Reminders about gender bias sway hiring: Study

Employment equity statements can help reduce bias

Without a reminder about employment equity practices or gender imbalances in the workforce, tomorrow’s business leaders revert to using gender stereotypes when making hiring decisions, according to a study.

Despite being raised with employment equity messages from the government, media and schools, undergraduate commerce students are still quite biased when deciding whom to hire for nursing or policing positions, said Willi Wisener, associate professor of human resources and management at McMaster University’s DeGroote School of Business in Hamilton.

“There is an ingrained perspective that certain jobs are just male and certain jobs are just female,” said Wisener, co-author of the study Are Men Always Picked Over Women? The Effects of Employment Equity Directives on Selection Decisions.

In the study, 396 participants were asked to choose among two men and one woman for a police job, a male-dominated occupation, and among two women and one man for a nursing job, a female-dominated occupation.

When all candidates were equally qualified and participants weren’t given any information about employment equity directives or gender distribution, just 25 per cent chose the male nurse candidate while 47 per cent chose the female police candidate.

But when all candidates were equally qualified and participants were given employment equity statements and told 90 per cent of police officers were male and 90 per cent of nurses were female, 58.8 per cent chose the male nurse candidate and 69.7 per cent chose the female police candidate.

“The employment equity statements certainly do have the effect of changing the proportion of people willing to hire minority applicants,” said Wisener. “It basically reminds them, if you will, that this is an issue and something they should take into consideration.”

Just giving information about the gender distribution was enough to garner a greater proportion of respondents to choose the candidate from the under-represented group, with 63.1 per cent hiring the male nurse candidate and 56.2 per cent hiring the female police candidate.

Participants were even more likely to hire a candidate from an under-represented group if that candidate was more qualified than the majority candidates and information was given about gender representation and employment equity practices, with 84.3 per cent choosing the male nurse and 91.3 per cent choosing the female police officer.

However, if the employment equity statement is strongly worded, and the majority candidates are best qualified, there is a backlash effect against the minority female candidates, but not the minority male candidates. Under this condition, only 29.2 per cent chose the female police candidate compared to 74 per cent who chose the male nurse candidate.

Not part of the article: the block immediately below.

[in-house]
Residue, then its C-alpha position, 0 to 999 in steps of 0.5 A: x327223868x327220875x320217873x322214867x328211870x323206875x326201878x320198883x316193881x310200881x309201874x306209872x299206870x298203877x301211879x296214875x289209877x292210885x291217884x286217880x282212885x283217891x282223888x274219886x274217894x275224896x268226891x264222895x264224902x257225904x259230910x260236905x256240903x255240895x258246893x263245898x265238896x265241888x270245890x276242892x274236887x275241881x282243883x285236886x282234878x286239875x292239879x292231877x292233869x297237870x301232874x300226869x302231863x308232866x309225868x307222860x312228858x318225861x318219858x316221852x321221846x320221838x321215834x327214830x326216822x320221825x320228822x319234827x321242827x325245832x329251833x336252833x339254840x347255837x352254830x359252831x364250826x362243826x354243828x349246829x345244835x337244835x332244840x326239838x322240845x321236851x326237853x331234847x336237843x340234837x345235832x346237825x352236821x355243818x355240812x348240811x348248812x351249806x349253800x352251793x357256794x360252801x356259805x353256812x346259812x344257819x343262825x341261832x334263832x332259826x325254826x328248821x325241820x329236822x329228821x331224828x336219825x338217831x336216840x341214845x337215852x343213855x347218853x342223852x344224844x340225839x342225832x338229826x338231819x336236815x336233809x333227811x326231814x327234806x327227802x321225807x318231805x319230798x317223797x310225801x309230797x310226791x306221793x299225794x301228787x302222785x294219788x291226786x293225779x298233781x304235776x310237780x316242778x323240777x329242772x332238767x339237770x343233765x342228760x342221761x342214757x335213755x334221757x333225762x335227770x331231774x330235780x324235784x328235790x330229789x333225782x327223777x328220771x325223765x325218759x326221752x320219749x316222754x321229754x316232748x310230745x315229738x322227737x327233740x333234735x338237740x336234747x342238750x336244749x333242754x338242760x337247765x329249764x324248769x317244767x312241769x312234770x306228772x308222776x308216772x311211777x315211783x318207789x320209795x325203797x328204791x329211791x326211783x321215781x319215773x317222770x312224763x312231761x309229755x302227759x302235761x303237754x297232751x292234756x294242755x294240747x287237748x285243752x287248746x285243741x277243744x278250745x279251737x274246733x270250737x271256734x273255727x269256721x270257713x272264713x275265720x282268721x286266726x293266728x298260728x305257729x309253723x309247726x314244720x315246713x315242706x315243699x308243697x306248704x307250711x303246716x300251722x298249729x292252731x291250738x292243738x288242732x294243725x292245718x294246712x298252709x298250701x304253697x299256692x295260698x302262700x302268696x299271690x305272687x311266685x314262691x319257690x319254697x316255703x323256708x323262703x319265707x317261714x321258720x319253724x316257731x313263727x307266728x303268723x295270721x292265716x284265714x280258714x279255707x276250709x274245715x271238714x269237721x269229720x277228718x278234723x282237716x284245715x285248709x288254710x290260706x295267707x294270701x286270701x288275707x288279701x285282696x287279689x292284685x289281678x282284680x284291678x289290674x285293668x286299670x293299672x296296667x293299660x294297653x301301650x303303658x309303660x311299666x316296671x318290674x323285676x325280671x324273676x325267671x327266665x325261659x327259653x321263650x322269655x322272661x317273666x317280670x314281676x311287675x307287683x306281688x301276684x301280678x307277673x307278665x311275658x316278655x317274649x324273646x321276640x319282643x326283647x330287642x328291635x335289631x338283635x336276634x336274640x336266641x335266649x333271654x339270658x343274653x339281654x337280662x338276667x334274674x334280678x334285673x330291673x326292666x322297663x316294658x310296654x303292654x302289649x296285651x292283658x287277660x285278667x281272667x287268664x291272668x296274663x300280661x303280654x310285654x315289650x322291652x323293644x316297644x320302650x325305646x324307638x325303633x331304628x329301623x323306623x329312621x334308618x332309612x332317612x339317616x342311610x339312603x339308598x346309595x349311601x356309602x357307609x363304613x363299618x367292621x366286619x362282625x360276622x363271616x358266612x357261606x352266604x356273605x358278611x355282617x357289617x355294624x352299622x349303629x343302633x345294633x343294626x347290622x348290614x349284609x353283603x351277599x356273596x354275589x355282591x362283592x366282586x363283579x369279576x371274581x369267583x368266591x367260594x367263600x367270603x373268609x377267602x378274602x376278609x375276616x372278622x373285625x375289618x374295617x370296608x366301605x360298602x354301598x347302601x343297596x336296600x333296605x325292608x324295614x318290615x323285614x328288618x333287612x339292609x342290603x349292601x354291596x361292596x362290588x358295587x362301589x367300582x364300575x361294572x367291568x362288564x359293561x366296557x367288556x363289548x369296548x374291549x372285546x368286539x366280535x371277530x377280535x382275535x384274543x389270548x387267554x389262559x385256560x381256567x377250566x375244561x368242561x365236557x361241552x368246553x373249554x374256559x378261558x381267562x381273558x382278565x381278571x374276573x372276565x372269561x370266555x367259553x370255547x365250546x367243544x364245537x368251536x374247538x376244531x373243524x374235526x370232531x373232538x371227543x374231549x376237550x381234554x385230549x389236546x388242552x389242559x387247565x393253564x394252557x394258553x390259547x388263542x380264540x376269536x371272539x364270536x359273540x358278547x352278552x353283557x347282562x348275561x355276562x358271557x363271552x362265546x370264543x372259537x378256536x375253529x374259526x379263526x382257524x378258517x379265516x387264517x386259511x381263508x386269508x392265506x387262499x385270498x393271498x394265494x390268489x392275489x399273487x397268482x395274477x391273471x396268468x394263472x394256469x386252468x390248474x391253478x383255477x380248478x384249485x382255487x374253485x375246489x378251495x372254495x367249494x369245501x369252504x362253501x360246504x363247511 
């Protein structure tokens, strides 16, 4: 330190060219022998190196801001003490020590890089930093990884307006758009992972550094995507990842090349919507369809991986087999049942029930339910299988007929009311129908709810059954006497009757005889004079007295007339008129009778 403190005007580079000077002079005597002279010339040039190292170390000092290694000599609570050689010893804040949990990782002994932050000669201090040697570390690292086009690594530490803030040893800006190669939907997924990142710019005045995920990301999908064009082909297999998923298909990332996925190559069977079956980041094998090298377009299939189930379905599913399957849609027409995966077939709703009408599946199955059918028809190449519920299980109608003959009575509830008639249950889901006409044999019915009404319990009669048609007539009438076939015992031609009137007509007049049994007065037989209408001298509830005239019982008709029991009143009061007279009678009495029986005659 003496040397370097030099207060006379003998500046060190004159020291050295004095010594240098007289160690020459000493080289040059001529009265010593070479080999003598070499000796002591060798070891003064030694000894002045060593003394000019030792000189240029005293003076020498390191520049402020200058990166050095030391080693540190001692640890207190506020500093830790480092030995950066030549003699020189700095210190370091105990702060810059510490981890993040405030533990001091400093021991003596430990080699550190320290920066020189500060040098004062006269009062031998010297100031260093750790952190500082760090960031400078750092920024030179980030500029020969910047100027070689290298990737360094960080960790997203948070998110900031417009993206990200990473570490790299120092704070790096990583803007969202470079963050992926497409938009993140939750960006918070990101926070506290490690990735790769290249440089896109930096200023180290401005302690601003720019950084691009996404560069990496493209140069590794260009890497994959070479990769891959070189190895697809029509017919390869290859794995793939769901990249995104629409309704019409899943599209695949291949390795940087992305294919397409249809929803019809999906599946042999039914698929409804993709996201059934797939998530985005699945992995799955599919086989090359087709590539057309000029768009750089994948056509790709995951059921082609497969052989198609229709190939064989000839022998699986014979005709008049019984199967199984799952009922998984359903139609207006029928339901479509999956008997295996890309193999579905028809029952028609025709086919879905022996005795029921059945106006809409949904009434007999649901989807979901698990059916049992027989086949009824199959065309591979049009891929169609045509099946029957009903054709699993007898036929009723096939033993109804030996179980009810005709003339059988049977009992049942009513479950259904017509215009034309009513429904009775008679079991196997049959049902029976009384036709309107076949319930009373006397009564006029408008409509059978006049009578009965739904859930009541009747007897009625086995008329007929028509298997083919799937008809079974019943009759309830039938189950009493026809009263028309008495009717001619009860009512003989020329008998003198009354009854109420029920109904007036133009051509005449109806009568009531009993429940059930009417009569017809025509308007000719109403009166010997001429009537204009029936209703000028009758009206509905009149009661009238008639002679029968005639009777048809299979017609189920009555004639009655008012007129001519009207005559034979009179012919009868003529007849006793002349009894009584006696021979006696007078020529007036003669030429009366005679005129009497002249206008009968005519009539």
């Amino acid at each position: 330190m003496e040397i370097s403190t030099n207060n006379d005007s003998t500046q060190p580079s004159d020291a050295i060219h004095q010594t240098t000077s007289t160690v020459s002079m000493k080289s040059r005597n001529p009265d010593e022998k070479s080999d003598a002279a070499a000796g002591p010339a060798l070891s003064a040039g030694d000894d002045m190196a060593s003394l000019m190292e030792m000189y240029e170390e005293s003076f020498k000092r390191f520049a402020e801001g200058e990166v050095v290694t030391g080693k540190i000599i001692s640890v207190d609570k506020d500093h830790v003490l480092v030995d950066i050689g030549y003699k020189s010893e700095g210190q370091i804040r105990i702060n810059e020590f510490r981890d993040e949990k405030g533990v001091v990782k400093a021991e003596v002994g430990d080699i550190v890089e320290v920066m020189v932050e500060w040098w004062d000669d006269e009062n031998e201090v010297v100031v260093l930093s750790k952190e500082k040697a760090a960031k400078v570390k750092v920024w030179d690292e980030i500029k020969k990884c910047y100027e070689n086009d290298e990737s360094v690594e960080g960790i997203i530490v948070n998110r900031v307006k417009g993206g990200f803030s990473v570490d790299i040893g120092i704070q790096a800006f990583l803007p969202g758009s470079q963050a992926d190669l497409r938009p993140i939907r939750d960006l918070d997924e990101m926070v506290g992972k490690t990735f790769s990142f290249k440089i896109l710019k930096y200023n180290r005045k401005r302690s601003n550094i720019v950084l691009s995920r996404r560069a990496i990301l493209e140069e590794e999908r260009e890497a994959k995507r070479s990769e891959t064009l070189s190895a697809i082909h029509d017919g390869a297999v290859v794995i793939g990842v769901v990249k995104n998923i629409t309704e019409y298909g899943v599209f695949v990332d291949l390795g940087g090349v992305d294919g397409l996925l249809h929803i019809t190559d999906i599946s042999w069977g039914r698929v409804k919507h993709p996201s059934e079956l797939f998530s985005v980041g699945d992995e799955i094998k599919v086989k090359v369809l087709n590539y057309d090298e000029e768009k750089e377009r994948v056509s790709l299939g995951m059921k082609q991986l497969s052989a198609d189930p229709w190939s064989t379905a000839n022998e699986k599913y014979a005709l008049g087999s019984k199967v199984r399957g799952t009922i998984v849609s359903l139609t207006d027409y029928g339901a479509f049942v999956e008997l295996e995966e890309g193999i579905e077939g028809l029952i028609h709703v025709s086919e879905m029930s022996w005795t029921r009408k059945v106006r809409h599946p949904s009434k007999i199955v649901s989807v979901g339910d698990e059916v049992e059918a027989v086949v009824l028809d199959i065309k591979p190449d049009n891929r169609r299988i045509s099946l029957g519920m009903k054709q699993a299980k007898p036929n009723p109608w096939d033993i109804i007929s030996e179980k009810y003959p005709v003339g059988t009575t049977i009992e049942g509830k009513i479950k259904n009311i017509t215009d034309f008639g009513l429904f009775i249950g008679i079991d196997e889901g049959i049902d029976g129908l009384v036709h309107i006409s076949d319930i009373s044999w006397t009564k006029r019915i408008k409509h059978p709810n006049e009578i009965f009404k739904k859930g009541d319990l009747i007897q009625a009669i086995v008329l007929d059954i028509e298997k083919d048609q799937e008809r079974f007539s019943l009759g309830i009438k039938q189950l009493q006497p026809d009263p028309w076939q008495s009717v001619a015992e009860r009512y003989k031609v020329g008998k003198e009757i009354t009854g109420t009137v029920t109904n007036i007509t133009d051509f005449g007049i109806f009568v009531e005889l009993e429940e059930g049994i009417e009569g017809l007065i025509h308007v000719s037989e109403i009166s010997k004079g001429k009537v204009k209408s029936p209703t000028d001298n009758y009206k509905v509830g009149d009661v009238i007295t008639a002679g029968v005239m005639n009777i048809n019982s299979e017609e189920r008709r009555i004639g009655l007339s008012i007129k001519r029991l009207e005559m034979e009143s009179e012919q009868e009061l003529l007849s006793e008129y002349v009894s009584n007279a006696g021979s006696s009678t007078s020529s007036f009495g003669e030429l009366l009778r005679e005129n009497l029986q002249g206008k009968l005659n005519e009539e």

Under the same qualifications, with just a basic employment equity statement and gender statistics, 52.9 per cent would hire the less-qualified male nurse candidate and 34.3 per cent would hire the less-qualified female police candidate.

“People are willing, assuming there’s equality of ability in the candidates, to give consideration to the minority candidate — but they don’t want to be pressured. They don’t want to be forced into doing that. That’s a natural human tendency — that people really like to be able to make up their own minds and not feel someone is coercing them,” said Wisener.

There may be a couple of reasons the less-qualified male nurse candidate didn’t experience the same backlash, said Wisener. For one, most people consider men to be in the majority so they wouldn’t associate the male nurse candidates as falling under the strongly worded employment equity directive.

Also, participants might choose the less-qualified male nurse but not the less-qualified female police officer because people see policing as much more dangerous and the consequences of incompetence more severe, he said.

“If they perceive that a woman is not able to do the job, then they may be a little more concerned about putting a woman in that role,” he said. “A male nurse, even if less qualified, is still able to do an adequate job as a nurse.”

Men also seem to have a structural advantage over women, where they are seen as being best suited for a job regardless of whether the occupation is male- or female-dominated, said Wisener. They also tend to move up the ranks faster in female-dominated positions, which is called the “glass escalator effect,” he said.

The study reinforces the need for organizations to ensure whoever is doing the hiring, often a line manager, is aware of the organization’s employment equity policies, said Wisener.

“Without that, as our data show, people do revert very quickly to their stereotypes,” he said. “But at the same time, that message should not be too strong.”

However, organizations should ensure employment equity policies are in line with human rights legislation or else risk possible discrimination cases, said Natalie MacDonald, an employment lawyer at Grosman, Grosman and Gale in Toronto.

“You always have to be careful. Someone’s going to be unhappy and they’re going to look for a reason they weren’t hired,” she said.

As long as the employer can show there is a bona fide occupational requirement — and often employment equity would qualify — then giving preferential treatment to a candidate from an under-represented group will likely hold up at a human rights tribunal, she said.

“What the employer really needs to do is hire the best qualified candidate. At the end of the day, whether it’s a man or a woman, it needs to be the best qualified candidate. Any time they start (choosing) one sex over the other, they open themselves up to liability,” said MacDonald.

Latest stories